Russian President Vladimir Putin could extend active-duty terms for draftees. That would require him to abandon the “special military operation” bullsh** and admit that he’s kicked over a hornet’s nest in Ukraine. I can’t even speculate on how that plays out or where Russian public opinion stands on the war or Putin’s pain tolerance to bucking public opinion. We will get a clear indication of this on April 1. If you read my classic essay A Dozen Russian Troops Refuse to Go to Ukraine and Show Us That Russia’s Government Looks a Lot Like Ours, it will come as no shock to you that the Russian draft is a system that can be “hacked.” About 40% of Russian conscripts come from single-parent homes or orphanages and will show up. It remains to be determined what the remaining 60% do. We do have a hint from Russia’s past.

Induction of military personnel was plagued with corruption by late 1980s. This problem had been made worse by the War in Afghanistan. The campaign to combat corruption became a major focus. Draft evasion was a problem despite the 1985 reduction in draft deferments. According to reports, a senior Estonian official was arrested for taking bribes from soldiers seeking to avoid serving in Afghanistan in July 1987. Pravda (Young Communist League), and Komsomol have both reported instances of parents bribing their children to avoid service in Afghanistan since mid-i986. Popular resentment was fed by elite groups who were more able to bribe children into military service. Draft evasion is a result of popular disillusionment.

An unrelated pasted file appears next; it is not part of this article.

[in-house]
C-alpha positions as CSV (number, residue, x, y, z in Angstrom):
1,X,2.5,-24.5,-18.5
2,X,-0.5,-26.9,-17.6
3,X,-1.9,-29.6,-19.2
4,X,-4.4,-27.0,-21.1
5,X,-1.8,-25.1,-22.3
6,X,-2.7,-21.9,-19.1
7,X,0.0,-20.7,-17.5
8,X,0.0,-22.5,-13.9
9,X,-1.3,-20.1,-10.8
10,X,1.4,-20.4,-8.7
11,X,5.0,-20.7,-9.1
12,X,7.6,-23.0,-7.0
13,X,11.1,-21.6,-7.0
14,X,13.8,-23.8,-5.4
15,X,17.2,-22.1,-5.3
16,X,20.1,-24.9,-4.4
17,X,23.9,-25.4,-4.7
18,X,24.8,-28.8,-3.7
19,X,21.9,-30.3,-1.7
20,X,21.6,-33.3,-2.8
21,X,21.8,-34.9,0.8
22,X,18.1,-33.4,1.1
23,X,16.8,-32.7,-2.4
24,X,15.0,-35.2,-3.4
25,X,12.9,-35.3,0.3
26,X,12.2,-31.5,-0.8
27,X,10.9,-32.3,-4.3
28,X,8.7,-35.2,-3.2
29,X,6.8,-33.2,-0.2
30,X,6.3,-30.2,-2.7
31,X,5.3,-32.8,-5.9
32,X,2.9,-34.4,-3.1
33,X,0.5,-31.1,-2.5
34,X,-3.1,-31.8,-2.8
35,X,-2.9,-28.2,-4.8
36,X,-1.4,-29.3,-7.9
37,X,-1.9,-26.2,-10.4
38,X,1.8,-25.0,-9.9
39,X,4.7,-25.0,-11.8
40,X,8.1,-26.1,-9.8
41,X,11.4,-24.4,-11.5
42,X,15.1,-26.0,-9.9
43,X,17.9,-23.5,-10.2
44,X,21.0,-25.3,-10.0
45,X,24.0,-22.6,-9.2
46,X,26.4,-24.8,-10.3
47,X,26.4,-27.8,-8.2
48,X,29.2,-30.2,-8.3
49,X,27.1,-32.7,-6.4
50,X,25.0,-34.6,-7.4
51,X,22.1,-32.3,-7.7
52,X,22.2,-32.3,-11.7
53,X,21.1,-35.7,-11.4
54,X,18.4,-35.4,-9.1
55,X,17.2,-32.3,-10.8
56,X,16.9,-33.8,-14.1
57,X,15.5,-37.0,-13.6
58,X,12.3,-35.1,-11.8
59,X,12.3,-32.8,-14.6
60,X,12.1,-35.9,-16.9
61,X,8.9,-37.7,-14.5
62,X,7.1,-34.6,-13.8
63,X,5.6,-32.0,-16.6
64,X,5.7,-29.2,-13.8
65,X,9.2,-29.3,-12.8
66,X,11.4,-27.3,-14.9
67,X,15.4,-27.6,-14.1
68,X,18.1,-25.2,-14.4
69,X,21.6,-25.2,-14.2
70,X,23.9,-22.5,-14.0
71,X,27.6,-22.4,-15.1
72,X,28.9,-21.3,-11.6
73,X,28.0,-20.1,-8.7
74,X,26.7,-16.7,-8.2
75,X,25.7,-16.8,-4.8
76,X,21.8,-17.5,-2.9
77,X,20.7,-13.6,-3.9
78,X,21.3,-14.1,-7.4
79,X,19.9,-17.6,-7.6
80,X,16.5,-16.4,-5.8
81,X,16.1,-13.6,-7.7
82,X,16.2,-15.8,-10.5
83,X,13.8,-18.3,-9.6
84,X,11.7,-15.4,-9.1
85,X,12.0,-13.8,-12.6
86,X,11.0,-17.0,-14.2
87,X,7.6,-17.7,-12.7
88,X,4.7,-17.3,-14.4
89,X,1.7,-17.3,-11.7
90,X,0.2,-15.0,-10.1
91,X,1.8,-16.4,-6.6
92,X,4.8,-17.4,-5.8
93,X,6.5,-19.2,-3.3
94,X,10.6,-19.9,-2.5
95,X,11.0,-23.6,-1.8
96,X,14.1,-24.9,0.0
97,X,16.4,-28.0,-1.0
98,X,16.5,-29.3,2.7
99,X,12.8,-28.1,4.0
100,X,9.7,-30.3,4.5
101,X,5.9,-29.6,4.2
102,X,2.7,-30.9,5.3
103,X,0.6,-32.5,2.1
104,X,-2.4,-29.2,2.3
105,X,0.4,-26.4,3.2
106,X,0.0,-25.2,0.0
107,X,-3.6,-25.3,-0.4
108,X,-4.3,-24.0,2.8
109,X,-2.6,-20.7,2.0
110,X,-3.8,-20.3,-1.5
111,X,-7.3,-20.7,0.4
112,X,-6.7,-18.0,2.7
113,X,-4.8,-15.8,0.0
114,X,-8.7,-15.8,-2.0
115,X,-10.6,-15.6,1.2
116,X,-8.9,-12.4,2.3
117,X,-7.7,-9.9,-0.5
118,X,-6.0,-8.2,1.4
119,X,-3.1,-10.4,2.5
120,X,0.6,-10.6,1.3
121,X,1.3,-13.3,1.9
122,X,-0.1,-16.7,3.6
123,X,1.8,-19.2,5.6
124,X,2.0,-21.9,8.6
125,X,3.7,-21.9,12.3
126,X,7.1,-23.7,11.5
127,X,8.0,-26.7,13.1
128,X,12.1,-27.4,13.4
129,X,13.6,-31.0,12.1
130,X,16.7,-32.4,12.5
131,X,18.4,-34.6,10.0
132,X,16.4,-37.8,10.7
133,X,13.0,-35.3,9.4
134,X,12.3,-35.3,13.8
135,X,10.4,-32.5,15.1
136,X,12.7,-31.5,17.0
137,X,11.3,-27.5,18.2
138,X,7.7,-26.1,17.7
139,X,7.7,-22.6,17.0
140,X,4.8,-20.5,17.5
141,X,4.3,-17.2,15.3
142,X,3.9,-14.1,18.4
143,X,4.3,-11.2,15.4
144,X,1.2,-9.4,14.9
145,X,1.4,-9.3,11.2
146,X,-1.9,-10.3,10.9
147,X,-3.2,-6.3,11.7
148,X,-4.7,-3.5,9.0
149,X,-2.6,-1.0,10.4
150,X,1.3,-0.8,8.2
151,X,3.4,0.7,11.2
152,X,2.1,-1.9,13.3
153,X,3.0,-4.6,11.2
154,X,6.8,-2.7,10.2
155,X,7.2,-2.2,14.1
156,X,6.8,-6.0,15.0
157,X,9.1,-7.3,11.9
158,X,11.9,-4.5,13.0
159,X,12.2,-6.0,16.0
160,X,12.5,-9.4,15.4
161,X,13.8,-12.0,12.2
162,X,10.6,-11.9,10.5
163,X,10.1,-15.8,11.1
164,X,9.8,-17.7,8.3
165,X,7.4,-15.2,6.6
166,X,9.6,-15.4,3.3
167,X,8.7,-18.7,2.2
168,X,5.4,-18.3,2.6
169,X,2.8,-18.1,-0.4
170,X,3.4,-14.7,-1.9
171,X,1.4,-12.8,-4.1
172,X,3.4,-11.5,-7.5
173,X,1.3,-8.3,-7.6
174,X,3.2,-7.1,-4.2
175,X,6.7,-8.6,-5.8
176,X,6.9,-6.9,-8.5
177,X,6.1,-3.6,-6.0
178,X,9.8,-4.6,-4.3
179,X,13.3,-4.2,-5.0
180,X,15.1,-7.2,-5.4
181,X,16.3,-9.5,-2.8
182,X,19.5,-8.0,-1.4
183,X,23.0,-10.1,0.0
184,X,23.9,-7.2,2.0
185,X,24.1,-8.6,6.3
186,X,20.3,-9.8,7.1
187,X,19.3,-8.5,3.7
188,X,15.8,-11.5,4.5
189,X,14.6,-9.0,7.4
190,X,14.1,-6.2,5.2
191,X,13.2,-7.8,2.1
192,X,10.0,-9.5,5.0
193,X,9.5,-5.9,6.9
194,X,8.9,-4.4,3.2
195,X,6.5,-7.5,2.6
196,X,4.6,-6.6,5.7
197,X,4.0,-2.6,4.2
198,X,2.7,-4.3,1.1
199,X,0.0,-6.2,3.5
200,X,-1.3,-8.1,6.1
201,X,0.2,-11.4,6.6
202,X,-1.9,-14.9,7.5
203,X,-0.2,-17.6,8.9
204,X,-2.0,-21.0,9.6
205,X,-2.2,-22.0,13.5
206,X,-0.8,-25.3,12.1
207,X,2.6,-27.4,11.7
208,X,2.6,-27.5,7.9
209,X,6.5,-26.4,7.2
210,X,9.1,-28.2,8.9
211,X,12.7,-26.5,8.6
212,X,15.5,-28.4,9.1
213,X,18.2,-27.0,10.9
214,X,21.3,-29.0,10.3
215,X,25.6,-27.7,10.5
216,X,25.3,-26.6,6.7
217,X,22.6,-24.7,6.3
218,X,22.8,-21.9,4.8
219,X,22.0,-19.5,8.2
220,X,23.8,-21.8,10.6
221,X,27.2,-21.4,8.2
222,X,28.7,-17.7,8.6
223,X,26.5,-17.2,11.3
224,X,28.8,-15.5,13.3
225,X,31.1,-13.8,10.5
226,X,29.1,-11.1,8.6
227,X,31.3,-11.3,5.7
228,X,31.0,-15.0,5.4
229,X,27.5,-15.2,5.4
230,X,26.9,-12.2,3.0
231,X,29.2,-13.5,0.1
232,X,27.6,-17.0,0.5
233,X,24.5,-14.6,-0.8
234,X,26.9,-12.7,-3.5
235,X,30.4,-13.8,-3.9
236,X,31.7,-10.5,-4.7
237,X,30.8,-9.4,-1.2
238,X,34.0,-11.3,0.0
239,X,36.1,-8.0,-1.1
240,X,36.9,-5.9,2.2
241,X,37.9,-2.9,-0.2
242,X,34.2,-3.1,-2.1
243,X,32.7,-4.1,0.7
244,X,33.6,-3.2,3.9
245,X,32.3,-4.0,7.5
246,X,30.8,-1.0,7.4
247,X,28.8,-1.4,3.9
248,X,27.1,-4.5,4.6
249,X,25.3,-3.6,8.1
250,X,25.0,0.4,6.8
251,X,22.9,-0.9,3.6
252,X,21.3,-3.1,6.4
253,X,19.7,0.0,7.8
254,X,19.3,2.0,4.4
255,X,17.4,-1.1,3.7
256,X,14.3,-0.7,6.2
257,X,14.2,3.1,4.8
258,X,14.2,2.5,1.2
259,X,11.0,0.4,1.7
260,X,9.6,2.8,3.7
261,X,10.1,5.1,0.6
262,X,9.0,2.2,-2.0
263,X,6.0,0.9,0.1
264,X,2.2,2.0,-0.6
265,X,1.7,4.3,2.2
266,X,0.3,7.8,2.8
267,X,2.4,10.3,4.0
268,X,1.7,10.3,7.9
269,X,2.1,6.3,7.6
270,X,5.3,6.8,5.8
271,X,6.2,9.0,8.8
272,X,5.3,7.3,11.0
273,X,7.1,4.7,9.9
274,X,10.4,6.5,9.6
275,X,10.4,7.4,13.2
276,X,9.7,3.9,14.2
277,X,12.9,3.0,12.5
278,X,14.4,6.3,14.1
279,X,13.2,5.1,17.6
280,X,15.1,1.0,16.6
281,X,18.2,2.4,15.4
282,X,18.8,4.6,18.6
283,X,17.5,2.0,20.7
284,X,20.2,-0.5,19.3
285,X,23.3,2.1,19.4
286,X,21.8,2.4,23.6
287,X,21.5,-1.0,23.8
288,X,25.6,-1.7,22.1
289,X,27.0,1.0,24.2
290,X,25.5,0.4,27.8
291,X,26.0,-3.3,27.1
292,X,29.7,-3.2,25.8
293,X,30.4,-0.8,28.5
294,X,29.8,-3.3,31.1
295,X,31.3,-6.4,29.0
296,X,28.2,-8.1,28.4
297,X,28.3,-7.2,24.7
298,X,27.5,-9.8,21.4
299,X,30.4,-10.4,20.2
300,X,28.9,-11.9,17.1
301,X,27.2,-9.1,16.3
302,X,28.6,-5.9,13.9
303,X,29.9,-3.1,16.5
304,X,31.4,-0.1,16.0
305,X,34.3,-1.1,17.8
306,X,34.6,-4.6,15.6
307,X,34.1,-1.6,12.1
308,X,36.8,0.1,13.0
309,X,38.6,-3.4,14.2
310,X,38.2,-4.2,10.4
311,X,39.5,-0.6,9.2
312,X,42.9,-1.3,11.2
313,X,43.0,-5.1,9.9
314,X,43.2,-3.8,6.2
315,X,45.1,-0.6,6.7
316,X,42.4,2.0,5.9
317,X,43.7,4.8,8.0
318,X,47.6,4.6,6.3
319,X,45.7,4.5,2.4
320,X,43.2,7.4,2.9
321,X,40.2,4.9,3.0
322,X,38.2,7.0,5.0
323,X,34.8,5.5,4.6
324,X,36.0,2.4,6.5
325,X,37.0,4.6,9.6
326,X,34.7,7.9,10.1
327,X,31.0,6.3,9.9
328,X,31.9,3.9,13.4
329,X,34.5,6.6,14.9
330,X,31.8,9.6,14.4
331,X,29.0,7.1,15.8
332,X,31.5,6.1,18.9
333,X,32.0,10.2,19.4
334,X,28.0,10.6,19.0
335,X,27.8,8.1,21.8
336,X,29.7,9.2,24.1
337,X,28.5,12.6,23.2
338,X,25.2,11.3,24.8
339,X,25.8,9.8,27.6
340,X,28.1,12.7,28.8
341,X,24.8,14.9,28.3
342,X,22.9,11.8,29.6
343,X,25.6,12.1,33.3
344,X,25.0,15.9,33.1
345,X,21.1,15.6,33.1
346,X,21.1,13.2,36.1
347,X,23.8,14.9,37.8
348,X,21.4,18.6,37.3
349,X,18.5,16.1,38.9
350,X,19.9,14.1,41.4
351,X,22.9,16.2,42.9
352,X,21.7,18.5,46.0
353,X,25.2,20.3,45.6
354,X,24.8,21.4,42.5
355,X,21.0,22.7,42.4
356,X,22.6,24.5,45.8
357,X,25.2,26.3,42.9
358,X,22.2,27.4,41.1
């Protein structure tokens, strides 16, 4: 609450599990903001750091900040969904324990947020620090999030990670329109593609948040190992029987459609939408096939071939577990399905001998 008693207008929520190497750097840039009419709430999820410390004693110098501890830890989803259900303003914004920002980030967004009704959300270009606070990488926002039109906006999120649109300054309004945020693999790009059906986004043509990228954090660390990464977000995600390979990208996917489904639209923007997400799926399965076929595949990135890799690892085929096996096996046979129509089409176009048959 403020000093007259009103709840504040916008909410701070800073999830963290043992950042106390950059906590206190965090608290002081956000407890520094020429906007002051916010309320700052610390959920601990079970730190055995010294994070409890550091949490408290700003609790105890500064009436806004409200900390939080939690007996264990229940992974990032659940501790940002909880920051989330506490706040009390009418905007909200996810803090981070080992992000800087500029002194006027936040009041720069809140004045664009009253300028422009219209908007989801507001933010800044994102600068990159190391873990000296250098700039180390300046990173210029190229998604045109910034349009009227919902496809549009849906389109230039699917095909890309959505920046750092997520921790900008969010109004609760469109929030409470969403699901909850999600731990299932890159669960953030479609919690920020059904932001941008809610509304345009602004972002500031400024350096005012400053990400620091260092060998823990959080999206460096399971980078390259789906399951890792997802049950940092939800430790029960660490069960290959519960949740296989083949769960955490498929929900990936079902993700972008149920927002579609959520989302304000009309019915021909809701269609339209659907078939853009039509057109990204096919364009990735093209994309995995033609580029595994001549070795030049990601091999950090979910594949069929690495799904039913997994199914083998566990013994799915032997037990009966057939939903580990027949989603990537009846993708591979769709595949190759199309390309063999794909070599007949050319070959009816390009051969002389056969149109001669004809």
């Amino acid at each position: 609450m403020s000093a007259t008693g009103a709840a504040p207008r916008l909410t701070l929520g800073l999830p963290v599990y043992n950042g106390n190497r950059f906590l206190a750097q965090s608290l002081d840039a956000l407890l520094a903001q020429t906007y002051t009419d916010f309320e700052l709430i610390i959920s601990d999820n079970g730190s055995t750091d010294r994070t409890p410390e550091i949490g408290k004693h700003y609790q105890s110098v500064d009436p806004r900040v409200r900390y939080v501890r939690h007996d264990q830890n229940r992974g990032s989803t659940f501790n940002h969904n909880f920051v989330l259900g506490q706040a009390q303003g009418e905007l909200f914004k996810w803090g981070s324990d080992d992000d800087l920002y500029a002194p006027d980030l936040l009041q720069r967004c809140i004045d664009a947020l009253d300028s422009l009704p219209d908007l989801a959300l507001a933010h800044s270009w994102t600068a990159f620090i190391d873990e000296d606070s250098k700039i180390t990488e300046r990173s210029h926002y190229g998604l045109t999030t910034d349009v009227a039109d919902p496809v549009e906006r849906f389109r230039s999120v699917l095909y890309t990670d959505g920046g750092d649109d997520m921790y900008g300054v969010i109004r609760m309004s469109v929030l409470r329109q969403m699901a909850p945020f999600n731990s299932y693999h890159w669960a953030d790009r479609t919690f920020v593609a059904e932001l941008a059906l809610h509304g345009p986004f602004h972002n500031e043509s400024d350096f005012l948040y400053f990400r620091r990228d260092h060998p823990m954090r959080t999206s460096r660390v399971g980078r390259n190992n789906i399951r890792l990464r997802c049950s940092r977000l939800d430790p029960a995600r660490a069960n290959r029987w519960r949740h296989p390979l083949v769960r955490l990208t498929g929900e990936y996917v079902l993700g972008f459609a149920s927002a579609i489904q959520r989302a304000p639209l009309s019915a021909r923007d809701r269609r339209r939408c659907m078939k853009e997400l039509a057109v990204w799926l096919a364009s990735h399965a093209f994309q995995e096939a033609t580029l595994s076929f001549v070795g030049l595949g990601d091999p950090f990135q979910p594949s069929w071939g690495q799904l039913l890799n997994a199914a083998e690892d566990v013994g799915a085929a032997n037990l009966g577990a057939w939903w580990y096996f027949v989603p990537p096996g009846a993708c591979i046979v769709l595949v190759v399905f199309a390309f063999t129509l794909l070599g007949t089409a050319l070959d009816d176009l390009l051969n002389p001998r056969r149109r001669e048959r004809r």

Over 2,000,000 eighteen year-olds report to the voenkomat commissions each year. They report in either the spring or the fall according to whether they were born in the first half or second year. Based on quotas assigned by the General Staff’s Main Organization and Mobilization Directorate, the voenkomat either assigned recruits to one of the armed services or granted deferments.

The assignment was based on conscripts’ physical characteristics, educational background, and political history. High-quality conscripts were chosen for the services that require technical skills or reliability. Airborne Troops only accepts recruits who have been trained by DOSAAF in parachuting. Ground Forces and Rear Services, however, have required less skilled inductees. However, nearly 90 percent have received secondary education.

One-quarter of all eighteen-year old men were granted deferments by the Voenkomaty for reasons of health and family hardship. For those enrolled at higher education institutions, 18-year-olds could be exempt from military service. However, they were still required to take part in the institution’s reserve officer program. Participants in these training programs were eligible for up to one year of active service after they graduate.